I am thrilled with this. Now I feel safe charging it to the 300 psi I have been aiming for. Heck, 400 psi doesn't seem that bad now that it has held over 600.

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Unread postAuthor: jackssmirkingrevenge » Sat Dec 03, 2011 12:14 am

High-PSI wrote:OK, I decided to test my tank with my shock pump.


Surprised you didn't use your new fridgy ;) good stuff though!
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Unread postAuthor: High-PSI » Sat Dec 03, 2011 7:14 am

I thought about it. But, that would have compressed the tiny amount of air in the line way too quickly. I did not want to purposely blow the tank. I just wanted to give it enough pressure to assure it would hold with 600+ psi.

I will purchase a grease gun to do 100% hydro testing on future tanks. But, I had just enough time to do this experiment before running to the powder-coater and I already had the tire pump, so I went this route for now.

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Unread postAuthor: POLAND_SPUD » Sat Dec 03, 2011 11:17 am

Surprised you didn't use your new fridgy
lol I can tell you've never had a fridge compressor :D

isn't it time to get one??
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Unread postAuthor: jackssmirkingrevenge » Sat Dec 03, 2011 12:00 pm

POLAND_SPUD wrote:isn't it time to get one??


I have three by my feet as I type this, I have yet to rewire them but I also have a 300 bar SCUBA, so what's the point ;)
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Unread postAuthor: POLAND_SPUD » Sat Dec 03, 2011 12:43 pm

I also have a 300 bar SCUBA, so what's the point
you're limited to 850psi max... that's what you can achieve with a fridge compressor fed pressurised air... htough it'
s not that you acctually use 850 psi regularly

So a fridge compressor = cheaper pressurised air
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Unread postAuthor: jackssmirkingrevenge » Sat Dec 03, 2011 1:14 pm

POLAND_SPUD wrote:So a fridge compressor = cheaper pressurised air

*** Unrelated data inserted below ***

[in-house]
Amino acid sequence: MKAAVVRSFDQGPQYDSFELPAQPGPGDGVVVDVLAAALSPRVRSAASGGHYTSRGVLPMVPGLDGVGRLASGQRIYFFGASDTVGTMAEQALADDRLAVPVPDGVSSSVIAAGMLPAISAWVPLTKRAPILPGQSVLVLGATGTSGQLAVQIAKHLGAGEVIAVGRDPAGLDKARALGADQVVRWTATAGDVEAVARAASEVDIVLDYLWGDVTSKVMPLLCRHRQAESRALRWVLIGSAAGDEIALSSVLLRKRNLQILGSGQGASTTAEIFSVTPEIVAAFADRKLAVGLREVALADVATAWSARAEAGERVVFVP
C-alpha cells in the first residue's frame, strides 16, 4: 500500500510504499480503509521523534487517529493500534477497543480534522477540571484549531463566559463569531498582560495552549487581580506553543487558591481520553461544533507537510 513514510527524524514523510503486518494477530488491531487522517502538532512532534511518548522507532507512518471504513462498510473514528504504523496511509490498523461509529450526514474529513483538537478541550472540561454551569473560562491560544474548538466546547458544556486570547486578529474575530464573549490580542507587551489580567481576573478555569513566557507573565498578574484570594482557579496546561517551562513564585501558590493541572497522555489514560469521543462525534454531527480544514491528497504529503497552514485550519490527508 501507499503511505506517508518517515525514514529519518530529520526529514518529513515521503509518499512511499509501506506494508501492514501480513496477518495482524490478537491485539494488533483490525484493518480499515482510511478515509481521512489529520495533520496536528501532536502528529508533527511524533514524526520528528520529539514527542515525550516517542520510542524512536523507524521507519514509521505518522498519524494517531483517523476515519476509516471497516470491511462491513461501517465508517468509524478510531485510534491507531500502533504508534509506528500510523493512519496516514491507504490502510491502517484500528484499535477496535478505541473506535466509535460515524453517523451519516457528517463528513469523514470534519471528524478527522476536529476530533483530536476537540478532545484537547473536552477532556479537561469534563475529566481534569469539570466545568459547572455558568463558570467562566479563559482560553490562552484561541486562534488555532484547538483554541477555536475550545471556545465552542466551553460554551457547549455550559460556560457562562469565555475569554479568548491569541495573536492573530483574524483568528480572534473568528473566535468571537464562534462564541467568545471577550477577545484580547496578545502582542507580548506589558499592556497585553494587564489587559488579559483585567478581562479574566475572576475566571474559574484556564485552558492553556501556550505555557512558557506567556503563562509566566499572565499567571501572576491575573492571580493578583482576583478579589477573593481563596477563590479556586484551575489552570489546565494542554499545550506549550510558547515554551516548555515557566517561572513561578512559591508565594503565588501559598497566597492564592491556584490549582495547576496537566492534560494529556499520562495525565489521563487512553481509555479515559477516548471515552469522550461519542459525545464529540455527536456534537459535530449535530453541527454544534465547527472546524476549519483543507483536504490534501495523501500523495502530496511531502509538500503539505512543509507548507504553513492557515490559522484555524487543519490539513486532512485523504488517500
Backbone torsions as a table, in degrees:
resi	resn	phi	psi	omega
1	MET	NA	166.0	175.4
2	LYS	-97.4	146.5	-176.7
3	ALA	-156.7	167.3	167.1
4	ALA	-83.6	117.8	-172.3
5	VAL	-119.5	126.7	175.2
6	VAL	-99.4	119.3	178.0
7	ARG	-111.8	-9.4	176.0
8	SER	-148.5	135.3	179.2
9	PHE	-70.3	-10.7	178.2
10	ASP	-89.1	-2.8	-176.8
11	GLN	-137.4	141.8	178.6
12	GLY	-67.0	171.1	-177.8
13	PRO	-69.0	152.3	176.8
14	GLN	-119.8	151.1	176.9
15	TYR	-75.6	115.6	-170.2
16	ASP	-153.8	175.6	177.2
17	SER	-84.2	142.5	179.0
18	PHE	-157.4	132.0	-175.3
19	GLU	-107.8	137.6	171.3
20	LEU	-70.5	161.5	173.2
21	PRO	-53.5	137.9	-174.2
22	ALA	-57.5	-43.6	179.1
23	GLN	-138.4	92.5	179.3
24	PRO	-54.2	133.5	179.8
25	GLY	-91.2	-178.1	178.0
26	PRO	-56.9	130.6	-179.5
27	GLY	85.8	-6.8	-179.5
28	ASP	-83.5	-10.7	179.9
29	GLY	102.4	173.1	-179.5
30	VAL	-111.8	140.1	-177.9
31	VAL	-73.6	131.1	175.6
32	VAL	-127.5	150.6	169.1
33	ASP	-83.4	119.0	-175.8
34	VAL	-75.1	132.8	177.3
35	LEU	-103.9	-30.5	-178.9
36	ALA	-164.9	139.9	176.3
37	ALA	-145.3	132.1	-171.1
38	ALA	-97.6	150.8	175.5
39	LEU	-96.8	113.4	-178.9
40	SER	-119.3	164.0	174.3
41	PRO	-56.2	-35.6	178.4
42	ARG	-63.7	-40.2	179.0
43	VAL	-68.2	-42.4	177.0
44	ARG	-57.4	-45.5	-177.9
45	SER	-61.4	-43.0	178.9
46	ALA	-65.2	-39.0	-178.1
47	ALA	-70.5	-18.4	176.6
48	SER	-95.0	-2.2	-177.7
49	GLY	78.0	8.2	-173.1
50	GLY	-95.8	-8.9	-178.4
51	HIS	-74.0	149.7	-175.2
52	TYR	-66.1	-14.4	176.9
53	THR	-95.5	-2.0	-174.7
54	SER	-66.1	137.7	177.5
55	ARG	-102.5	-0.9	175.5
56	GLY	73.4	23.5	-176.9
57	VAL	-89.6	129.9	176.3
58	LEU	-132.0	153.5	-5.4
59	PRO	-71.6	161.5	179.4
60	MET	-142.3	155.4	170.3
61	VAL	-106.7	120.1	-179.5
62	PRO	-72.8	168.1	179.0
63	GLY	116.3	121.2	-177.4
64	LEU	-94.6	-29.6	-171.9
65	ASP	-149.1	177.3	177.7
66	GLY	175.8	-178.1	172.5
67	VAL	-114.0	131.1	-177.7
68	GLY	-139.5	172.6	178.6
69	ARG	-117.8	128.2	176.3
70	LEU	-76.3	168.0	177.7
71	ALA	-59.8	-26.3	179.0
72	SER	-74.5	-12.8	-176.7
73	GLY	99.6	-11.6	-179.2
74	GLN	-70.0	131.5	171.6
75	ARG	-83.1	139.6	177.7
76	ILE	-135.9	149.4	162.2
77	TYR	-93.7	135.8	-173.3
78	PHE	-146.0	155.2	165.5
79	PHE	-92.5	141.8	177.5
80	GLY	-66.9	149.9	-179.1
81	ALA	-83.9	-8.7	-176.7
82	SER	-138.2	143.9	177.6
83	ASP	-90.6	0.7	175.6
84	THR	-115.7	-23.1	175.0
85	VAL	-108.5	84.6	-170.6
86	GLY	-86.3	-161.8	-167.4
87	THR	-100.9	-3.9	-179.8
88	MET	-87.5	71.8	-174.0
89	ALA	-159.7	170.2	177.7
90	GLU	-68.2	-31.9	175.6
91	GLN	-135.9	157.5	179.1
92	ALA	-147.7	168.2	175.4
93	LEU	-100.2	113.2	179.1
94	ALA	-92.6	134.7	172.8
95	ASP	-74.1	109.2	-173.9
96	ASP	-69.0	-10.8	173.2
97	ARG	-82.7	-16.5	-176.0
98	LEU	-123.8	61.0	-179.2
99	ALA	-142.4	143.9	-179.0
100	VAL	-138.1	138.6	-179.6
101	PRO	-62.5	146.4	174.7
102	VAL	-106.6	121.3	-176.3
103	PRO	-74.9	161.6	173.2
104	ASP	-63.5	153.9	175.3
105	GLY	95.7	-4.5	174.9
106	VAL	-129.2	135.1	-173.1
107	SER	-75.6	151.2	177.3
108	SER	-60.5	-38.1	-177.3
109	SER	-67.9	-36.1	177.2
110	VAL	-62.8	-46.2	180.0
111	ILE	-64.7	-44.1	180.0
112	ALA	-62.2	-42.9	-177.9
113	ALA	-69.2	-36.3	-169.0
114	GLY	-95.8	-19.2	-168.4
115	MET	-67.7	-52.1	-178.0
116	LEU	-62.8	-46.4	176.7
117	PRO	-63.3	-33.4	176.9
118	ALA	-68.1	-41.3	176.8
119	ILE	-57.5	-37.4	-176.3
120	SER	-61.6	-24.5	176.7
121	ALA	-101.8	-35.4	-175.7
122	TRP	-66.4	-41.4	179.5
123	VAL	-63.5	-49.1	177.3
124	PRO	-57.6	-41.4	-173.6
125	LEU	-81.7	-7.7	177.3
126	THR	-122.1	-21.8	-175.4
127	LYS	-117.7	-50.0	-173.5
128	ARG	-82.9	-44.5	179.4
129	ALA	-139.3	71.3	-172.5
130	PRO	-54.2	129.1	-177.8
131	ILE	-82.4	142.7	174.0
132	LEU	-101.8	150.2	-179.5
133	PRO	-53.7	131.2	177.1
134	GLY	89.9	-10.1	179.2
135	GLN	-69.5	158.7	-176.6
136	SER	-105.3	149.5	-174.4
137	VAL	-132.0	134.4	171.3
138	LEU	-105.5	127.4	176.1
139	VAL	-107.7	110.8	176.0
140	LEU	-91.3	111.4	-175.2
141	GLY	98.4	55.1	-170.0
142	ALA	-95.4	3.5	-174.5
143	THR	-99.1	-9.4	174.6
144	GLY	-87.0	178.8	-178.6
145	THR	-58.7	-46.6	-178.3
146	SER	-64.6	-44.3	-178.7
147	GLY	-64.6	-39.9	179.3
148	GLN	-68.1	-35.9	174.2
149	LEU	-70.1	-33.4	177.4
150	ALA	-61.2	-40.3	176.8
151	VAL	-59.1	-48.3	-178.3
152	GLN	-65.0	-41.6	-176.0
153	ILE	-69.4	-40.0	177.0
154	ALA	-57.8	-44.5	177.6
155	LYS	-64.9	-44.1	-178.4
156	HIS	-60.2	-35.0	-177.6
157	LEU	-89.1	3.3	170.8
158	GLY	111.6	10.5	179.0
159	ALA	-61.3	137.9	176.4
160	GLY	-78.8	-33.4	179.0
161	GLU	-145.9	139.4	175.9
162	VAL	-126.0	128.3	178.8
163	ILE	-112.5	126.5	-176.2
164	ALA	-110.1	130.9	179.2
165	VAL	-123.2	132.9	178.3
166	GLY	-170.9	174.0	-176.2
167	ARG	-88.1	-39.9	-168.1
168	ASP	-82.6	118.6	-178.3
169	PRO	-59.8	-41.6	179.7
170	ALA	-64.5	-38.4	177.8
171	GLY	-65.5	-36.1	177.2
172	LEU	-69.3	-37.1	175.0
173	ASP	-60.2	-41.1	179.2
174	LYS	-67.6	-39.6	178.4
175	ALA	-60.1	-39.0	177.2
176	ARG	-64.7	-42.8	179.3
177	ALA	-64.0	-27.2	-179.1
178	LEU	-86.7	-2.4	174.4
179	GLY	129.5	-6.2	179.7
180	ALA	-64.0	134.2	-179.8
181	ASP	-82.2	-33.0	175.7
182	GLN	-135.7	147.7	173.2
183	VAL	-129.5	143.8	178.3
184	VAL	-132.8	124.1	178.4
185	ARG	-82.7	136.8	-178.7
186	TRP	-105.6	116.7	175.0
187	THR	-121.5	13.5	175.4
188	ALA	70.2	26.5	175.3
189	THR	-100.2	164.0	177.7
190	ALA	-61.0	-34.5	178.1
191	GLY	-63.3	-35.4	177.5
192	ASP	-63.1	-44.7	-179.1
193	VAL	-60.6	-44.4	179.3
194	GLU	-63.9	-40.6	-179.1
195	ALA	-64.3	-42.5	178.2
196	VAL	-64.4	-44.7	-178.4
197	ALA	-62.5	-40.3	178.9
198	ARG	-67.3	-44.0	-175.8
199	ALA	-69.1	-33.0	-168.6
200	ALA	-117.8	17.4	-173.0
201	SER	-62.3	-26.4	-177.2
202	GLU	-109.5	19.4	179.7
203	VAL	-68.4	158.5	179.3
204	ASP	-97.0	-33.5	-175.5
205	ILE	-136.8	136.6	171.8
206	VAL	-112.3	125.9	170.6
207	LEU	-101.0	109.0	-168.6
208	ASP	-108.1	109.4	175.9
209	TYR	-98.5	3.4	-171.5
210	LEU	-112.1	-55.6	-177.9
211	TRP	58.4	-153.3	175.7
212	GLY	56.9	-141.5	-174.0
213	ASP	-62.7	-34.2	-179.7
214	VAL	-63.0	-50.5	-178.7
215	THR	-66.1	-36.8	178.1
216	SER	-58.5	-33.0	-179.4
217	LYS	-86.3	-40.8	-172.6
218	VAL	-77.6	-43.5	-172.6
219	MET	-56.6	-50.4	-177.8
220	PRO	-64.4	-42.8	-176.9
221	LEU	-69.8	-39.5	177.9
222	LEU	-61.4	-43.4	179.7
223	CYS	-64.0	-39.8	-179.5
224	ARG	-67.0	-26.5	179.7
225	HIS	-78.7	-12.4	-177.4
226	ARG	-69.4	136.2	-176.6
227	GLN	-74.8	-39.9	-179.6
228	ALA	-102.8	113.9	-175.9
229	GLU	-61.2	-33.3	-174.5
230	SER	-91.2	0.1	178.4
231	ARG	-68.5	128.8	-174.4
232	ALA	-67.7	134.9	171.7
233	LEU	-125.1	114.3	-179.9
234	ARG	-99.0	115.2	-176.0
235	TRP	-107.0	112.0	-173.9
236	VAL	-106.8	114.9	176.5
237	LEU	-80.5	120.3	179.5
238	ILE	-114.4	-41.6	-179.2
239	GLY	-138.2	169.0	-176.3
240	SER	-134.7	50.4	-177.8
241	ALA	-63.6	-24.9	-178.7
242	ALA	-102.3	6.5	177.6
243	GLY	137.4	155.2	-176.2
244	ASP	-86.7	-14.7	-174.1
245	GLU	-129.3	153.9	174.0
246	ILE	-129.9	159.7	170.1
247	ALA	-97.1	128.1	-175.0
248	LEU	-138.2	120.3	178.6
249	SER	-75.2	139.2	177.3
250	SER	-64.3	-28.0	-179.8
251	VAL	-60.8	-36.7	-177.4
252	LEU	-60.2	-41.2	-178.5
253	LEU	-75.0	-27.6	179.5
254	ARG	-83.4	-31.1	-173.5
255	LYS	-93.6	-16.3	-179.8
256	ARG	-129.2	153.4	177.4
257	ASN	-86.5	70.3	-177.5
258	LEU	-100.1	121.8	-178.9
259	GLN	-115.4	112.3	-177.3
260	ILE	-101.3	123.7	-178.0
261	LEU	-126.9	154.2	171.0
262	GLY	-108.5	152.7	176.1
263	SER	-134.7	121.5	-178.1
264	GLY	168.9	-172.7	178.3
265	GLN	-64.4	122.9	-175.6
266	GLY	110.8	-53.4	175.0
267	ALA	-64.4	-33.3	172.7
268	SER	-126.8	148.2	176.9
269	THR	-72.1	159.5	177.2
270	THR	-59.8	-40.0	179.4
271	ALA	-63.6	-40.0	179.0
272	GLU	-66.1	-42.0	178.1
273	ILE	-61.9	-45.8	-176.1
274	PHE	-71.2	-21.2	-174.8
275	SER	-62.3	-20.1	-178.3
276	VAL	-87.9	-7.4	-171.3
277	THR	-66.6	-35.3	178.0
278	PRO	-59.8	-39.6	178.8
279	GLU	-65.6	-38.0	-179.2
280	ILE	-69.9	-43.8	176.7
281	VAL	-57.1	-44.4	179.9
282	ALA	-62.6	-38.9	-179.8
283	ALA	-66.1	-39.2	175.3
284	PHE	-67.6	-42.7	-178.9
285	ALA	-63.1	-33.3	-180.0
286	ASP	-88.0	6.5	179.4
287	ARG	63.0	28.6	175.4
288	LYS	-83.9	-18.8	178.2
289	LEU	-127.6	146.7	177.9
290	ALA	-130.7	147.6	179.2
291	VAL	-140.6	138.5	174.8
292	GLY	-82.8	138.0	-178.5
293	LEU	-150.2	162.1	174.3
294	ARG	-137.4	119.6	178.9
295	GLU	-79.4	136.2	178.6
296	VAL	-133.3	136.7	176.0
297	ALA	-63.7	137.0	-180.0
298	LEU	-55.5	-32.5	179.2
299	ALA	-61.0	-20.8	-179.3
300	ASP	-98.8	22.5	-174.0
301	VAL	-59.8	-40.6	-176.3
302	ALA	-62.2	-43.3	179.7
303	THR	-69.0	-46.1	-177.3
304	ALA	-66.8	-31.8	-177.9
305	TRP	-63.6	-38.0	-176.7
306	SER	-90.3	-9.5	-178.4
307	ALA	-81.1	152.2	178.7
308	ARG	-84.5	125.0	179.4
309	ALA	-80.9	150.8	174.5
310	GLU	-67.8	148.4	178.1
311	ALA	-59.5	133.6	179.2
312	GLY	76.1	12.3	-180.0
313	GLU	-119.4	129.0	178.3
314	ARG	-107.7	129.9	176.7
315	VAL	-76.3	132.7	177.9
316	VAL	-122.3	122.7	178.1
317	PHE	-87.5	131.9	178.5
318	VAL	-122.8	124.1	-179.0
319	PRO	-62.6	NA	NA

Since I'm mostly mucking around with hybrids these days €5 for an 8 litre SCUBA fill isn't too much of a drain on my bank account, in fact I can't remember when the last time I filled it was.

What would be interesting is seeing if one could be made to run off an automotive 12V supply...
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Unread postAuthor: POLAND_SPUD » Sat Dec 03, 2011 1:20 pm

AFAIK even the cheapeast inverters should be able to power it (wattage of most fridge compressors is 125W - 150W whereas even the cheapest inerters are rated to 500W or so)
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Unread postAuthor: High-PSI » Sat Dec 03, 2011 1:38 pm

I plan on running an inverter for field use.

I stumbled on an old scuba tank at a friend's house. I do not plan on having it filled by a scuba store, however. I would like to use it to fill with my fridge compressor. So, it will only be charged to 800 psi. The big issue now is a regulator that can deal with 800 psi that doesn't cost hundreds of dollars........

Oh, I fired my small 1/2 inch pipe cannon today with a 6 gram round at 500 psi. I also dry-fired it at 600 psi. I will comment on it and post youtube videos on that thread sometime today, when I get time to upload them.

I can tell you this, it was really LOUD and kicked pretty hard for a small bore. :D

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Unread postAuthor: Goats spudz » Sat Dec 03, 2011 5:45 pm

You will be there forever with a fridgy and you can hydro test up to 3000 psi with a grease gun
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Unread postAuthor: High-PSI » Sat Dec 03, 2011 6:07 pm

I do not care how long it takes to air it up. It will be used for airing up in the field when I do not want to bring the compressor along.

One thing, my big 2.5 gallon tank only takes 3 minutes to charge to 400 psi with my fridge compressor and a 75 psi precharge. So, filling the scuba tank should not take all day.